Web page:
Immigration, Acculturation and Chronic Back and Neck Problems Among Latino-Americans

Department of Family Medicine, University of Washington, Seattle, WA, USA.
Journal of Immigrant and Minority Health (Impact Factor: 1.16). 04/2011; 13(2):194-201. DOI: 10.1007/s10903-010-9371-3
Source: PubMed


Higher acculturation is associated with increased obesity and depression among Latino-Americans, but not much is known about how acculturation is related to their prevalence of back and neck problems. This study examines whether acculturation is associated with the 12-month prevalence of self-reported chronic back or neck problems among US-born and immigrant Latinos. We performed multivariable logistic regression analysis of data from 2,553 noninstitutionalized Latino adults from the 2002-2003 National Latino and Asian American Survey (NLAAS). After adjusting for demographic, physical and mental health indicators, English proficiency, nativity and higher generational status were all significantly positively associated with the report of chronic back or neck problems. Among immigrants, the proportion of lifetime in the US was not significantly associated. Our findings suggest that the report of chronic back or neck problems is higher among more acculturated Latino-Americans independent of health status, obesity, and the presence of depression.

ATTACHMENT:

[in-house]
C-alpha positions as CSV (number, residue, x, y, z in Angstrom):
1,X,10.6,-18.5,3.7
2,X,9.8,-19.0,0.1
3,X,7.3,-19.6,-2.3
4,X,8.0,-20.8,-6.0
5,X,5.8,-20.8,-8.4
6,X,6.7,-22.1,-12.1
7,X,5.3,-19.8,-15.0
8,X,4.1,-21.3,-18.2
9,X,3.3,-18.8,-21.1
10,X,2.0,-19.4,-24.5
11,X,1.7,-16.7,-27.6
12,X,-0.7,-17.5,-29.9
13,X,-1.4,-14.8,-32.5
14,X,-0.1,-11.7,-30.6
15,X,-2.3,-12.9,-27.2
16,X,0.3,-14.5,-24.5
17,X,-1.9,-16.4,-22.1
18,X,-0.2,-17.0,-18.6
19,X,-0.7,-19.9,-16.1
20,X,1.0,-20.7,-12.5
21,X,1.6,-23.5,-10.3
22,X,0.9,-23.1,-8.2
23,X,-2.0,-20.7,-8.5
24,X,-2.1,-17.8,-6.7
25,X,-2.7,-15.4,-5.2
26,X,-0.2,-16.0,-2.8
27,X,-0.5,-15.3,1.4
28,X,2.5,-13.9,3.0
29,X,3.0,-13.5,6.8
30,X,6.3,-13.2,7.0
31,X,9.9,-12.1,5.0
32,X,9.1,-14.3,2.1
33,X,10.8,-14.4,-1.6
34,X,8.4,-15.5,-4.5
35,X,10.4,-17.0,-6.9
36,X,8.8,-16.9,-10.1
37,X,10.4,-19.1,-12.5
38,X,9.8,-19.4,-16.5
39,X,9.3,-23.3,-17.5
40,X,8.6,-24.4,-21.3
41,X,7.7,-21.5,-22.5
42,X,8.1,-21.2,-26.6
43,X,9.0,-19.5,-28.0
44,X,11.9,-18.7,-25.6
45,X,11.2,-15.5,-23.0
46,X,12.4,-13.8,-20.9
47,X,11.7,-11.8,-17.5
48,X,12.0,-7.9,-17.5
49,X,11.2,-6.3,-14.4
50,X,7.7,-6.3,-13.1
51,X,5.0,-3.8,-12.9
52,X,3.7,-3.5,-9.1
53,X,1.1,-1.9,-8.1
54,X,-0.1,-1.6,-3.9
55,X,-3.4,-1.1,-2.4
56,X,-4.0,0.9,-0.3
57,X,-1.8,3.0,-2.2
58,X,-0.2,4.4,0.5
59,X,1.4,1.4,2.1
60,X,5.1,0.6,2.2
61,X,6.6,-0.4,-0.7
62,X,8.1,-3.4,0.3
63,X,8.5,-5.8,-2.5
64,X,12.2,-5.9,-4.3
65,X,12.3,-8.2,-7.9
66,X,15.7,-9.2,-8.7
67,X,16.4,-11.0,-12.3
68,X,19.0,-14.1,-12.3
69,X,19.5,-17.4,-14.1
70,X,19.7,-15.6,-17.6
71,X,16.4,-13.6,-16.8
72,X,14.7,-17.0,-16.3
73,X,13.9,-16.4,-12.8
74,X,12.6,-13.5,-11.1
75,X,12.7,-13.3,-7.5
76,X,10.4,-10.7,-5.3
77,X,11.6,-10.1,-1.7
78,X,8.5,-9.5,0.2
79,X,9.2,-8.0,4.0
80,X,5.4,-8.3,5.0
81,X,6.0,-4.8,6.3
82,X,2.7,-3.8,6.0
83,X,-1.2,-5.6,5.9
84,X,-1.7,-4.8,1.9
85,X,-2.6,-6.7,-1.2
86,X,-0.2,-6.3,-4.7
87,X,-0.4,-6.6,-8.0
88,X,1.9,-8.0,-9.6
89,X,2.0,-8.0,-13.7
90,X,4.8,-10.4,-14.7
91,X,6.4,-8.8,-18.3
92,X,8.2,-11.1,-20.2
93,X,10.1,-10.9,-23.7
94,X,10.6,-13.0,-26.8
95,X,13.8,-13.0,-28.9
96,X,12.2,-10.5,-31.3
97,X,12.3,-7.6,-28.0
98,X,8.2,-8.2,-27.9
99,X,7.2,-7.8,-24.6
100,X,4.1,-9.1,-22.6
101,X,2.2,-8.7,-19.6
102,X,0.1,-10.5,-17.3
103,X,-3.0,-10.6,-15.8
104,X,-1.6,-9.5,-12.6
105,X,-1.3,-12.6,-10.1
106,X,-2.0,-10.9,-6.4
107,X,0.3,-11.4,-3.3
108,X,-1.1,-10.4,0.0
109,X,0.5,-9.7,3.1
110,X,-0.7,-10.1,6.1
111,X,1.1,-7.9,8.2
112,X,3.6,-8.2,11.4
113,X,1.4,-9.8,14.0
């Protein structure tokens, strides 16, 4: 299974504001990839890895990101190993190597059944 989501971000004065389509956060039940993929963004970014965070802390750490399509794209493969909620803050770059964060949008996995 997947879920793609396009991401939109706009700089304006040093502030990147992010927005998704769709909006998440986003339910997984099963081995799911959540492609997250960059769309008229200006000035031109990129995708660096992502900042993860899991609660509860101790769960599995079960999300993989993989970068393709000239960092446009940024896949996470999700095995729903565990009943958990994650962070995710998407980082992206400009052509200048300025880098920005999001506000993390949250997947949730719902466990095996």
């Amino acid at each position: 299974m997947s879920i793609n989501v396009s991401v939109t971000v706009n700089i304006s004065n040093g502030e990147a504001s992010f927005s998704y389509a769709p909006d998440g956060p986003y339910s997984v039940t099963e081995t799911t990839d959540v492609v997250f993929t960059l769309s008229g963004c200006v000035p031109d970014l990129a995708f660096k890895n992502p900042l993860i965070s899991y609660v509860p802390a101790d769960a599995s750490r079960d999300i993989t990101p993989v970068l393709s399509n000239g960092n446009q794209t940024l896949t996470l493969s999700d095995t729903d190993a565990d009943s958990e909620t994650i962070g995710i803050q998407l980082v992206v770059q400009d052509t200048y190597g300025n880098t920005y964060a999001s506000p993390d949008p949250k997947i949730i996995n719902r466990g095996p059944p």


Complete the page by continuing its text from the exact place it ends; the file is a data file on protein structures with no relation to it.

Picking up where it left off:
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    • "Our results are consistent with previous conclusions that Hispanic adults who speak English at home report more frequent pain than Hispanics who speak Spanish (Bui et al., 2011; N. Jimenez et al., 2013). For example, data from the National Latino and Asian American Survey documented that the prevalence of chronic back and neck pain among Hispanics increased along with English proficiency (Bui et al., 2011). Similarly, in the Health and Retirement Study, SSH reported both less severe and less prevalent pain than ESH and ESW (N. "
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